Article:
Prints for my prophet, pictures for my yogi

4 October, 2016
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BW (6 of 29)

Furnishings: Meher Cold Drink House (1939)
Mackawee Mansion, junction of Gunbow Street and Parsi Bazaar Street, Fort (presently Rustom Sidhwa Marg).

In the religious economy of Bombay, picture production got off to a shaky start in the 1850s with prophets appearing one-eyed and blurry in the papers.

Rudimentary lithographic printing equipment was no doubt to blame but other factors, like the strong hold missionaries had on the print economy, their distaste of local idol worship, and the valuing of the educative potential of the printed word, all played a part in devaluing the pictorial.

In the 1870s presses specialising in picture production had begun and did a brisk trade in selling mythological images, particularly of Hindu gods and goddesses. These images were inspired by various mythological dramas that played to packed audiences in Bombay. Dramas portrayed gods with a penchant for the miraculous- sparkling swords, disappearing acts, severed heads. Audiences stood up from their seats in reverence to these holy offerings.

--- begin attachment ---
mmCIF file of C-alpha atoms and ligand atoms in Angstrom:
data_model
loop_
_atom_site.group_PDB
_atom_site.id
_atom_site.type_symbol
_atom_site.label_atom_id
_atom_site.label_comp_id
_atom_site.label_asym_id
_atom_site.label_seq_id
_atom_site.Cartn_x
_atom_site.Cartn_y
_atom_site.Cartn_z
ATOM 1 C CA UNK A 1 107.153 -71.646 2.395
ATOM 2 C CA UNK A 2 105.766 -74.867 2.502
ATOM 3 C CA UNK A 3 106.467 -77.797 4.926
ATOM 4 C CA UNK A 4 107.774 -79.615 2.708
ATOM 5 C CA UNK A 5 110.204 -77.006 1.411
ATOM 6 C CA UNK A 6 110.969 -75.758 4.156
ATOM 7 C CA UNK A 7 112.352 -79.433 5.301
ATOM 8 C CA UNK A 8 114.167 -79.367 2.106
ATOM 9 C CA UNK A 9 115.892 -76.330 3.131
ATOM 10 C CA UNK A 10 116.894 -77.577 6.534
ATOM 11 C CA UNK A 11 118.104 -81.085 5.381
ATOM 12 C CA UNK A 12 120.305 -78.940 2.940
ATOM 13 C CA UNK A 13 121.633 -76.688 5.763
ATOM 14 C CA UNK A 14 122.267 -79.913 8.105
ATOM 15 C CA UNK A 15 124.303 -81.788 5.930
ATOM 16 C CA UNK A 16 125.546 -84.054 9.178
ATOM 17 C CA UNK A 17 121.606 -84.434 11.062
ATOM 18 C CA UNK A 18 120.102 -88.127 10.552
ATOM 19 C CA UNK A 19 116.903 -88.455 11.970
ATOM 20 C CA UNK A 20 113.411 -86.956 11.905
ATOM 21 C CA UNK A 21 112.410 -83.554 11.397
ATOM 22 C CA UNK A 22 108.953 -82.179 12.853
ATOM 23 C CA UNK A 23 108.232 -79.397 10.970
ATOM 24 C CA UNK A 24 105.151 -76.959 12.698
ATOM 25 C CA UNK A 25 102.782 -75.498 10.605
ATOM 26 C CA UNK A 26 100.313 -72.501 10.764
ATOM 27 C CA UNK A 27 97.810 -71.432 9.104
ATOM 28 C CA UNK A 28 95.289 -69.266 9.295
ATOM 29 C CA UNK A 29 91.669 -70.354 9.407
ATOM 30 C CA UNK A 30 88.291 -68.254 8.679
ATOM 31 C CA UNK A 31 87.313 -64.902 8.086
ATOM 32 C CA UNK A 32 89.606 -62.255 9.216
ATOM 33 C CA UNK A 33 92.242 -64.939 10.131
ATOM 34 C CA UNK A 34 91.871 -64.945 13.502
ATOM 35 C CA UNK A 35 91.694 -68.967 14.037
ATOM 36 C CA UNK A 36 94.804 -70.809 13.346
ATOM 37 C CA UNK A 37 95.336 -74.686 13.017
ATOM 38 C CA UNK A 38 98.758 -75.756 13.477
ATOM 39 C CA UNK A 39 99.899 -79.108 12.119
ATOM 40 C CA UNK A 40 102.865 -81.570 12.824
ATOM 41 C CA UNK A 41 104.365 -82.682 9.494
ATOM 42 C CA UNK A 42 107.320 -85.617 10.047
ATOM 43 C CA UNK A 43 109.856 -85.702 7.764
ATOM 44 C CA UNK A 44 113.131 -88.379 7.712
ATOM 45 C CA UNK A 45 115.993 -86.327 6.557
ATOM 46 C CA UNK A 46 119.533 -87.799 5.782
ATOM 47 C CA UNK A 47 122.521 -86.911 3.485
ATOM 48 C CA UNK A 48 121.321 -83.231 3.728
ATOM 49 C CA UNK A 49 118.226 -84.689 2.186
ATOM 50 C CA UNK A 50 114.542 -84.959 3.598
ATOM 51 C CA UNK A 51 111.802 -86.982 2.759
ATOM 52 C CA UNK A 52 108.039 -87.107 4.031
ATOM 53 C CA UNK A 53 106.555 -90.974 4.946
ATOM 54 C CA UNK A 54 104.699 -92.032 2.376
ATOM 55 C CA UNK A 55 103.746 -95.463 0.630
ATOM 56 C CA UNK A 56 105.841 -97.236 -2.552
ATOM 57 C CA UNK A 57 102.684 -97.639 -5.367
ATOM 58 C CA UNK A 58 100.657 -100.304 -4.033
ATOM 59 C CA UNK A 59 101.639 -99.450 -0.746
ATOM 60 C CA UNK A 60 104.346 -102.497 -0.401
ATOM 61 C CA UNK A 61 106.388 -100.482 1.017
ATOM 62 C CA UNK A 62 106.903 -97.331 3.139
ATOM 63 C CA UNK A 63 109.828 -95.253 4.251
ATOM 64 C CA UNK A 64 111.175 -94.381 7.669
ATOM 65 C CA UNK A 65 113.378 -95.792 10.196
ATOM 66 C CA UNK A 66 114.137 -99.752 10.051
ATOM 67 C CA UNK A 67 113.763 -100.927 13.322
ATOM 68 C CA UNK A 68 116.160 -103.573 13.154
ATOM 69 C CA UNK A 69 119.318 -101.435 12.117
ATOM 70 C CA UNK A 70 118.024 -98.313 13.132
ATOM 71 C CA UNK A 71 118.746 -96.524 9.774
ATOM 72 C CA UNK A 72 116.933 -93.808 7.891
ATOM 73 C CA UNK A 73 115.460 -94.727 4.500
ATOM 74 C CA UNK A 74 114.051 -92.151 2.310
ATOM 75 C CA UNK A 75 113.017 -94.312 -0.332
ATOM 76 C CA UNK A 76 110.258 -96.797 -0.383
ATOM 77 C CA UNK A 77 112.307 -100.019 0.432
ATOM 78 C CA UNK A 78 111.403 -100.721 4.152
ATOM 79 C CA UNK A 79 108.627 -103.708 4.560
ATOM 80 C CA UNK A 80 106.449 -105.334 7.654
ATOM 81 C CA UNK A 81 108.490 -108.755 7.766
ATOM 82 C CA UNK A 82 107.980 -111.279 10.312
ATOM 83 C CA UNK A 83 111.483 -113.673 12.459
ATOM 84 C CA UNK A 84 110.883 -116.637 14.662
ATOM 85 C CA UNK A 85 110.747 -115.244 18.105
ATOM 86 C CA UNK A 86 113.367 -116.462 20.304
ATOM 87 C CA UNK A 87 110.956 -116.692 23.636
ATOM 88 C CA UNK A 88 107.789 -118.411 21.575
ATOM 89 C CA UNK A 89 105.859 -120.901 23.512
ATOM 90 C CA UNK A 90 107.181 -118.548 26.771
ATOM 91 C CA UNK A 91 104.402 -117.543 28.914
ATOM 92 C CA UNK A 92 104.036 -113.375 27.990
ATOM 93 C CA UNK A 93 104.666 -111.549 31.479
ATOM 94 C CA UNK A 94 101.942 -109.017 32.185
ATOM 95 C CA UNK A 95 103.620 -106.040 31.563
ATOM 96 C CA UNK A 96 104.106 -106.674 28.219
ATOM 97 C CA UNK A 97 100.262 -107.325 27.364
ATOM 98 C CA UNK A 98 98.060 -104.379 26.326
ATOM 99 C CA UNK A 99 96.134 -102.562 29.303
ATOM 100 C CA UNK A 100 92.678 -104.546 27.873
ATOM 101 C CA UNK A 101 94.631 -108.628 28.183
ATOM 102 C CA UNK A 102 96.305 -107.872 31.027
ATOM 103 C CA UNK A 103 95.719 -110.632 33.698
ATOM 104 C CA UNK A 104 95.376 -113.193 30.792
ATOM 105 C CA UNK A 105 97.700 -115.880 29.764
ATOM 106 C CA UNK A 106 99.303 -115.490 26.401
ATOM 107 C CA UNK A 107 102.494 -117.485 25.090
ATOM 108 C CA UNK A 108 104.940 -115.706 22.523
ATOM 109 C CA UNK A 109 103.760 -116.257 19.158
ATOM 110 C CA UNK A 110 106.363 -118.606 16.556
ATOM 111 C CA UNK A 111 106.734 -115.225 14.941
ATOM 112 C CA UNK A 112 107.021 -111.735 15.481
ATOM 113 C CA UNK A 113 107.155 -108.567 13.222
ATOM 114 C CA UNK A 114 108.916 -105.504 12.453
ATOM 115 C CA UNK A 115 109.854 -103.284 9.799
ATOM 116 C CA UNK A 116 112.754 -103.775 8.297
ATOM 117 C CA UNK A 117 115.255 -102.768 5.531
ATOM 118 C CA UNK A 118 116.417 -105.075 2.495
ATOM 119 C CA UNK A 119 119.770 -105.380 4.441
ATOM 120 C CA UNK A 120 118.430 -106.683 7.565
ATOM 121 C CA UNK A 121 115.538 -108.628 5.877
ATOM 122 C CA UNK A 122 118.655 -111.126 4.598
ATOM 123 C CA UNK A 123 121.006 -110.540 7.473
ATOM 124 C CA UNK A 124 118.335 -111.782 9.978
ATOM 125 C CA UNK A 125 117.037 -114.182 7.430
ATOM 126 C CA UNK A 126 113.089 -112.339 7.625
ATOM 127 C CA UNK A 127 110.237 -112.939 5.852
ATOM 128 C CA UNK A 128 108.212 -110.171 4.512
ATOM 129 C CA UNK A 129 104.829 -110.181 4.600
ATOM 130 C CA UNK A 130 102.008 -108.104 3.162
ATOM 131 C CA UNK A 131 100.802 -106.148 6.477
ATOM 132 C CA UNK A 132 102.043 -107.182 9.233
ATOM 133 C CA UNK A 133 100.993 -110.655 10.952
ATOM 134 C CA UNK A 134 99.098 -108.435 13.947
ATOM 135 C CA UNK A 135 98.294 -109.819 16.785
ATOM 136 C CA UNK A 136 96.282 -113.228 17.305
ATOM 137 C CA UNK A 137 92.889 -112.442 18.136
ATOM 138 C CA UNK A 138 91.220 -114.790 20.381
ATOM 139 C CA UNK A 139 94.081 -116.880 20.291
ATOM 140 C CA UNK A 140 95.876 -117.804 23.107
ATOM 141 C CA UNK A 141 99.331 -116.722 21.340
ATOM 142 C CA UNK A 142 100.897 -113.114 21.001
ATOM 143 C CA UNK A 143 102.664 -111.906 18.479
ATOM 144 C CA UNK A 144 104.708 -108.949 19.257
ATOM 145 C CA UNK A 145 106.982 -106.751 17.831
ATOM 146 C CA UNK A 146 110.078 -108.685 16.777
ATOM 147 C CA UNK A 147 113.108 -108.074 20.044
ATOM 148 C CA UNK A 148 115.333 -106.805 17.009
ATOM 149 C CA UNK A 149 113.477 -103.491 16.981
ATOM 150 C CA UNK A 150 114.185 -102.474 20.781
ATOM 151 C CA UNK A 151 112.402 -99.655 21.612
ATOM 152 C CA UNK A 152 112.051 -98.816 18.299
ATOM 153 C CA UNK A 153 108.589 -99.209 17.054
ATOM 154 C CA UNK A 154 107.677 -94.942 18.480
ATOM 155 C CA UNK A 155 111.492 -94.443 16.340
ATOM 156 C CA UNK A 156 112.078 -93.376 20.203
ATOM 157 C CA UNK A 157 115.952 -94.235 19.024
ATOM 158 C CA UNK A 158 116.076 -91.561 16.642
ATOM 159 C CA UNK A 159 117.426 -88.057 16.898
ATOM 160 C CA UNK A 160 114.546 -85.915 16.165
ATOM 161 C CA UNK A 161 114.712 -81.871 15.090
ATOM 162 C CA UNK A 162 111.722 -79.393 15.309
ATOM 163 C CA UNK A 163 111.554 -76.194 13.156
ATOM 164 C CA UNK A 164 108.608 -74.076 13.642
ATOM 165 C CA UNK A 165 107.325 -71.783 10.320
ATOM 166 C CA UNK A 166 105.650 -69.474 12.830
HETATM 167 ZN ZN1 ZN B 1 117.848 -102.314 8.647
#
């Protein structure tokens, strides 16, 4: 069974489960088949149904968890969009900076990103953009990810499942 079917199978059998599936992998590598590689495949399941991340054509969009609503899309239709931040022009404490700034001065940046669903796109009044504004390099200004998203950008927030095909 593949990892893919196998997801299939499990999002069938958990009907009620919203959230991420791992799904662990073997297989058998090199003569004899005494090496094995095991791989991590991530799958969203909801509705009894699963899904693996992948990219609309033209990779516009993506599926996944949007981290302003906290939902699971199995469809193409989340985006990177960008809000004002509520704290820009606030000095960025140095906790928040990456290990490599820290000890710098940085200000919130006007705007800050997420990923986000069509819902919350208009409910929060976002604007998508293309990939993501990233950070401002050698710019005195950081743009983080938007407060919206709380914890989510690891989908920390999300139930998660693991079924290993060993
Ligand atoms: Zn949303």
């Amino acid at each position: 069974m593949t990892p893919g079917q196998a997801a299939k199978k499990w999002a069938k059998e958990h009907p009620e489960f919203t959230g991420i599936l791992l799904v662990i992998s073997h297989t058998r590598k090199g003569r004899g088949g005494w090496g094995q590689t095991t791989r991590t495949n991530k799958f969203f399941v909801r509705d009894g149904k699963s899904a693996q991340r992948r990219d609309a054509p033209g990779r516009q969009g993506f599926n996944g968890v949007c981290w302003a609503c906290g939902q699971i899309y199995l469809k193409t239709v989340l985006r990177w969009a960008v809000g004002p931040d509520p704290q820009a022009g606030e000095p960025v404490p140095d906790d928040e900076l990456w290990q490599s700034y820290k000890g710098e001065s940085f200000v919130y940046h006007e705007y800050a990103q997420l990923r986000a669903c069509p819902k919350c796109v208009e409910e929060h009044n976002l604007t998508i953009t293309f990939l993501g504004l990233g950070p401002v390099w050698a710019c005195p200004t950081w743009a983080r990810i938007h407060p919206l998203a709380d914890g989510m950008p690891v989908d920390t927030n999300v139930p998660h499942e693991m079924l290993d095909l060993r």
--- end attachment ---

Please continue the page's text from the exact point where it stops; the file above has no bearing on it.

Coloured lithographic prints of gods and goddesses were eagerly purchased by city goers. As for picture production’s shaky start, images outnumbered books by the thousands in volume and circulation.

Photo by Baba Badani of Byculla.

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